Landlords, operators and managers of buildings in England that contain 2 or more residential units which share communal spaces will be impacted by the Fire Safety (England) Regulations 2022 (the "Regulations") that come into effect on 23 January 2023. They are laid under the Regulatory Reform (Fire Safety) Order 2005 ("Fire Safety Order"), and implement the majority of the recommendations set out in the Grenfell Tower Inquiry Phase 1 report.
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Updated 29 July 2022
In our Dispute Resolution 2022 Yearbook, we discussed the recent trend whereby minority shareholders rely on claims for breaches of a duty of good faith as the basis for an unfair prejudice petition. In this case, in the context of such a petition, the Court of Appeal construed an express duty of good faith in a shareholders' agreement, and provided some guidance as to the approach to interpreting such clauses.
To improve is to change; to be perfect is to change often.
As legislators and regulators increase their focus on human rights and good governance, the UN Principles for Responsible Investment ("UNPRI"), an international organisation that works to promote the incorporation of environmental, social and governance (ESG) factors into investment decision-making, announced at the end of last year the creation of a new collaborative stewardship initiative, Advance.
A failure of trust?
Trust has been a key theme that has emerged in crypto in 2022. Going back to the original Bitcoin "White Paper"1, the very stated purpose of crypto and blockchain technology was to transcend a "trust based model" of the traditional financial system to enable payments – and later, with the development of smart contract platforms such as Ethereum, more complex transactions – to be entered into and executed without reliance on trust in counterparties and intermediaries, those being replaced by code and distributed consensus.
Last week one of the most significant conferences related to biodiversity concluded in Canada. COP15 has come shortly after the close of COP27 and attendees sought to agree a new set of goals to hopefully halt and reverse the worrying loss of natural capital that our planet is currently facing.
For a long time, the regulated, uncertain and public nature of takeovers curbed the enthusiasm of financial buyers looking for a slick M&A process and low execution risk. More recently, competition for overpriced assets forced international and domestic private equity bidders into the public markets, where they discovered they could, in fact, play the game rather well.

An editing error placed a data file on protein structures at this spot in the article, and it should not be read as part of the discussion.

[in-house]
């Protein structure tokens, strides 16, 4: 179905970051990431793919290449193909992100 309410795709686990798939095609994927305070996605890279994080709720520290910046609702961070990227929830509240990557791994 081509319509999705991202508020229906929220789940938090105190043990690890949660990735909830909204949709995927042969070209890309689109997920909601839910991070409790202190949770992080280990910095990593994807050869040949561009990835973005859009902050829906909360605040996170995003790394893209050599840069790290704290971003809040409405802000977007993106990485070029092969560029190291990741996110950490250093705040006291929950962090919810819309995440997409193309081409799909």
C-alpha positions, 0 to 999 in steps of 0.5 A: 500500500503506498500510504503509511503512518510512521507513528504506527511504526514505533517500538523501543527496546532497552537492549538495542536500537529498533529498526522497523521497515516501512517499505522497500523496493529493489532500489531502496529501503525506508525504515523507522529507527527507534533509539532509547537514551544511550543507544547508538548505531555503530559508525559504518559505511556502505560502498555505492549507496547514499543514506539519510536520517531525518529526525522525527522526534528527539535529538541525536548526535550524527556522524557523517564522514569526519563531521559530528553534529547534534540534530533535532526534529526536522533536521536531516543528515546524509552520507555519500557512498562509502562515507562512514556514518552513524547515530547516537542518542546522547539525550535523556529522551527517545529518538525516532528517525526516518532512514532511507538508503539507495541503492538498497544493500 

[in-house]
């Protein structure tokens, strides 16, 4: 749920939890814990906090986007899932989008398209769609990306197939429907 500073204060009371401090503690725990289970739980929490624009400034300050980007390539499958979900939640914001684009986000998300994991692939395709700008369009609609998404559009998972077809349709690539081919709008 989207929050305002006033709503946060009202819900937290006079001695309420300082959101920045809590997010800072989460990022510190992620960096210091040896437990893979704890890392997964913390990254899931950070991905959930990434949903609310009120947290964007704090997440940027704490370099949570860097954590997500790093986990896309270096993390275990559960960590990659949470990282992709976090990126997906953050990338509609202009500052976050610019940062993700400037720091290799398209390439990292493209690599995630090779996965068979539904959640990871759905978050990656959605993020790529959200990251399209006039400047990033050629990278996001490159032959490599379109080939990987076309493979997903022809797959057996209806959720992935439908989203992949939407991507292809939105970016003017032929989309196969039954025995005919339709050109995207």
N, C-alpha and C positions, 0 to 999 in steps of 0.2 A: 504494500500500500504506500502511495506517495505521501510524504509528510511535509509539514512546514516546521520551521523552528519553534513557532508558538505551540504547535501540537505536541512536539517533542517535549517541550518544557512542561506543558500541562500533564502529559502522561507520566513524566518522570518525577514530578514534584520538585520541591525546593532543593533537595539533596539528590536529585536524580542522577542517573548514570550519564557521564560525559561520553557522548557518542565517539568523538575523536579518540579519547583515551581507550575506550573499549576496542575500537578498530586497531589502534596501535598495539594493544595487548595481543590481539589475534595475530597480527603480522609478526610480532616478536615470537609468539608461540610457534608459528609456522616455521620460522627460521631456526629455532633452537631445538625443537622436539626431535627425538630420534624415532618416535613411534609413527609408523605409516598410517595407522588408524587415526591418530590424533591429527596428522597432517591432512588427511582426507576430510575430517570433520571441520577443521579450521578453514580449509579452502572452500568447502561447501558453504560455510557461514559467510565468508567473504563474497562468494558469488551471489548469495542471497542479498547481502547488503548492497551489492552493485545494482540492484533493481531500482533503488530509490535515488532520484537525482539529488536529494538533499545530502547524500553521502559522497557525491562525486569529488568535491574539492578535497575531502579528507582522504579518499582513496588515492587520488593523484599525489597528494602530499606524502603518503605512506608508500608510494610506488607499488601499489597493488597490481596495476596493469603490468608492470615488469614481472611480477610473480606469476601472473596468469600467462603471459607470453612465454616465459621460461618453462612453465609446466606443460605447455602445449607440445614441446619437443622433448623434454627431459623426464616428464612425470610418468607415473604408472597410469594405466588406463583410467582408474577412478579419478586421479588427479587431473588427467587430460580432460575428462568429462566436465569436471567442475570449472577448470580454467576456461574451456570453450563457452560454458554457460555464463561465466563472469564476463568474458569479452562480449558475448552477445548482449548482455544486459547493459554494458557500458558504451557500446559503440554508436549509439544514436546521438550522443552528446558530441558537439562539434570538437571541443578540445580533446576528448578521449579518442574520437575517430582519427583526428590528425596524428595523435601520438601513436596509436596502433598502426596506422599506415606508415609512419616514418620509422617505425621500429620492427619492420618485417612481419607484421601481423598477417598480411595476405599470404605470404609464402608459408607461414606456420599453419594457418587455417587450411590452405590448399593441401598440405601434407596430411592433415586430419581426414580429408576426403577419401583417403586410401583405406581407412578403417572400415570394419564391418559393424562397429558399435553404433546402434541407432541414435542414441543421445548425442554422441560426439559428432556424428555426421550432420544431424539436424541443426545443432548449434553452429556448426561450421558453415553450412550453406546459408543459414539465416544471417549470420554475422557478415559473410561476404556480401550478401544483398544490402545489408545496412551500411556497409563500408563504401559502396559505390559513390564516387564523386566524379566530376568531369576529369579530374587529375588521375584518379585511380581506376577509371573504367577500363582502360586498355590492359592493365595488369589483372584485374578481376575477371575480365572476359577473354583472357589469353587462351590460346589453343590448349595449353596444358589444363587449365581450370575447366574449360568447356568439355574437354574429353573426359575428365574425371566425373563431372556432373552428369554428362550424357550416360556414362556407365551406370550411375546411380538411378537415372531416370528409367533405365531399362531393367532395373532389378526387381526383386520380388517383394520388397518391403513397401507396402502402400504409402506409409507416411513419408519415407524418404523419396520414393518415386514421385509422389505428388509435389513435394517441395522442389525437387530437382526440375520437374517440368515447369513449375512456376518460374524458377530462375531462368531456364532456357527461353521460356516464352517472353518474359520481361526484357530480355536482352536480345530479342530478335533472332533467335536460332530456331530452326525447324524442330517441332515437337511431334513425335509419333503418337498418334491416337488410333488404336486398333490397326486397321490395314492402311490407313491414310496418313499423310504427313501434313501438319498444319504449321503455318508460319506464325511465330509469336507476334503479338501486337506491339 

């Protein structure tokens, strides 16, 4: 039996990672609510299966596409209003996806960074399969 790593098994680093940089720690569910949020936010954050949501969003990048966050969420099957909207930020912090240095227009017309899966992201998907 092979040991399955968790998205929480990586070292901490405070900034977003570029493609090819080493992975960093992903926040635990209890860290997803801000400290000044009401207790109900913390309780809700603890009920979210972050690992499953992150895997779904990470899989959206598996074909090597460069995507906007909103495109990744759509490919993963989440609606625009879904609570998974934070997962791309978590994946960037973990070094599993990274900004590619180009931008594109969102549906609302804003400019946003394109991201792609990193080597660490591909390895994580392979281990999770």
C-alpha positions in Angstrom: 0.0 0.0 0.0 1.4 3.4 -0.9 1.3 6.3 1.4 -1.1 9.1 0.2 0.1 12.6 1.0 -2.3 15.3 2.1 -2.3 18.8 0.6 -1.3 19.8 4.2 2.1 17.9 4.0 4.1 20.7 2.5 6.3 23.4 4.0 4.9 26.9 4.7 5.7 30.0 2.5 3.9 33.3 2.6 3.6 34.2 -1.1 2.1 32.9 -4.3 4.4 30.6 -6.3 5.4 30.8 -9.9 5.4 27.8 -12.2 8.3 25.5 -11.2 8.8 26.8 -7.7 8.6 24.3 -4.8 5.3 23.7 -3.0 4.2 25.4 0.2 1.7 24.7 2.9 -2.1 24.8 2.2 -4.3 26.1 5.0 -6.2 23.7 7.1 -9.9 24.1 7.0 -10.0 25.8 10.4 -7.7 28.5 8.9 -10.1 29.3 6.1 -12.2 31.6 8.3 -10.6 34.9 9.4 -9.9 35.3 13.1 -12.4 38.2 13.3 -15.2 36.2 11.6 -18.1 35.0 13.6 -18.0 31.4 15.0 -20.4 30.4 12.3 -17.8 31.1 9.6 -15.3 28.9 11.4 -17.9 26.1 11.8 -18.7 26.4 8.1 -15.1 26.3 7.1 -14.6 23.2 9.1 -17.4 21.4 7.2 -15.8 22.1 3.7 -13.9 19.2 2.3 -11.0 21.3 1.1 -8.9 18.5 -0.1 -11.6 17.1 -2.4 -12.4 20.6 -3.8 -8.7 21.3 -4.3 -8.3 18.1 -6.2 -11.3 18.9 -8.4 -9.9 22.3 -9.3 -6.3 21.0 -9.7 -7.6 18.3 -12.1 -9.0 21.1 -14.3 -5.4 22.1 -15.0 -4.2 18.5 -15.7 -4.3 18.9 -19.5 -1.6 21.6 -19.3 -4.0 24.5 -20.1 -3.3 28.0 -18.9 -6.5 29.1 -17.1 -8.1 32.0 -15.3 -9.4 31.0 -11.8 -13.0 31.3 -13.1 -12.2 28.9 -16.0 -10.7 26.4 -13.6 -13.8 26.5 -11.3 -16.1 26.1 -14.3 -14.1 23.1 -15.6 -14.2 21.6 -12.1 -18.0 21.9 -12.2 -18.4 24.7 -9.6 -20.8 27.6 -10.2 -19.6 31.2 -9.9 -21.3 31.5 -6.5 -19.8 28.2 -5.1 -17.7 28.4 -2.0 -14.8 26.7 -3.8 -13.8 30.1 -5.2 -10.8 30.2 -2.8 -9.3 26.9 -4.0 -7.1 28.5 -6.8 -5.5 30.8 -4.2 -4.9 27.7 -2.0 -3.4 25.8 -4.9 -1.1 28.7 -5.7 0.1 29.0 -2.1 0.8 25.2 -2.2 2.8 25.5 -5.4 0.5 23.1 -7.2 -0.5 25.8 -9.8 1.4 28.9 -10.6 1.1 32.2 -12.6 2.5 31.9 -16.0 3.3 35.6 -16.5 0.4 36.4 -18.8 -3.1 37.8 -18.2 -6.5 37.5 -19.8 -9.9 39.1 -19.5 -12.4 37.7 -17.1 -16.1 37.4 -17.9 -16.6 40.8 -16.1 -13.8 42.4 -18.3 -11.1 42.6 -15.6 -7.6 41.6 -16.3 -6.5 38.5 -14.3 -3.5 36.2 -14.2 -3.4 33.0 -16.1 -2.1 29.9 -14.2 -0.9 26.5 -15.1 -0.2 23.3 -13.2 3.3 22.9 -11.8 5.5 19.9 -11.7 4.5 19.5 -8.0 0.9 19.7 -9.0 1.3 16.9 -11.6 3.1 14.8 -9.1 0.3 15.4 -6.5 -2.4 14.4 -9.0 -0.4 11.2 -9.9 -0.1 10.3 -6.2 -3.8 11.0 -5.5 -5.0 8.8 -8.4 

In this briefing we look at some of the key changes to law and practice that we anticipate taking place in 2023 which will affect the real estate sector, focussing on real estate development, real estate investment, real estate M&A, real estate occupiers, the senior living sector and the private rental sector.
A regular briefing for the alternative asset management industry.
Court of Appeal clarifies the ambit of litigation privilege in Loreley Financing (Jersey) No 30 Ltd v Credit Suisse Securities (Europe) Ltd
The appeal concerned two issues. The first issue was the scope of litigation privilege – the respondent defendants ("the Bank") sought to know which individuals were authorised to give instructions in relation to the proceedings on behalf of the appellant claimant ("Loreley"). Loreley claimed that this information was privileged.
Travelling. Seamlessly. podcast series
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In a recent judgment given in the context of a case involving competition and intellectual property claims, Mr Justice Marcus Smith adopted a striking and unconventional approach to disclosure, placing the burden of a relevance review on the receiving party, not the disclosing party. Having originally ordered the parties to follow the "standard" PD51U (now PD57AD) disclosure model, the judge subsequently replaced this with a regime where the parties were required to conduct a disclosure review, targeted not at the identification and disclosure of relevant documents, but at the narrow exclusion of unequivocally irrelevant, and privileged, documents, with all other documents to be provided for inspection.
Last month the UK Government announced it will give businesses another two years to apply the new UKCA product safety markings and continue to recognise the EU CE mark during the extended transitional period.
The Competition Markets Authority (CMA) is investigating whether online mattress and bed seller Emma Sleep has breached consumer law by making misleading claims about urgency, including the use of countdown timers for discounted deals. This investigation may be the start of a wider crackdown by the CMA on potentially harmful online selling practices.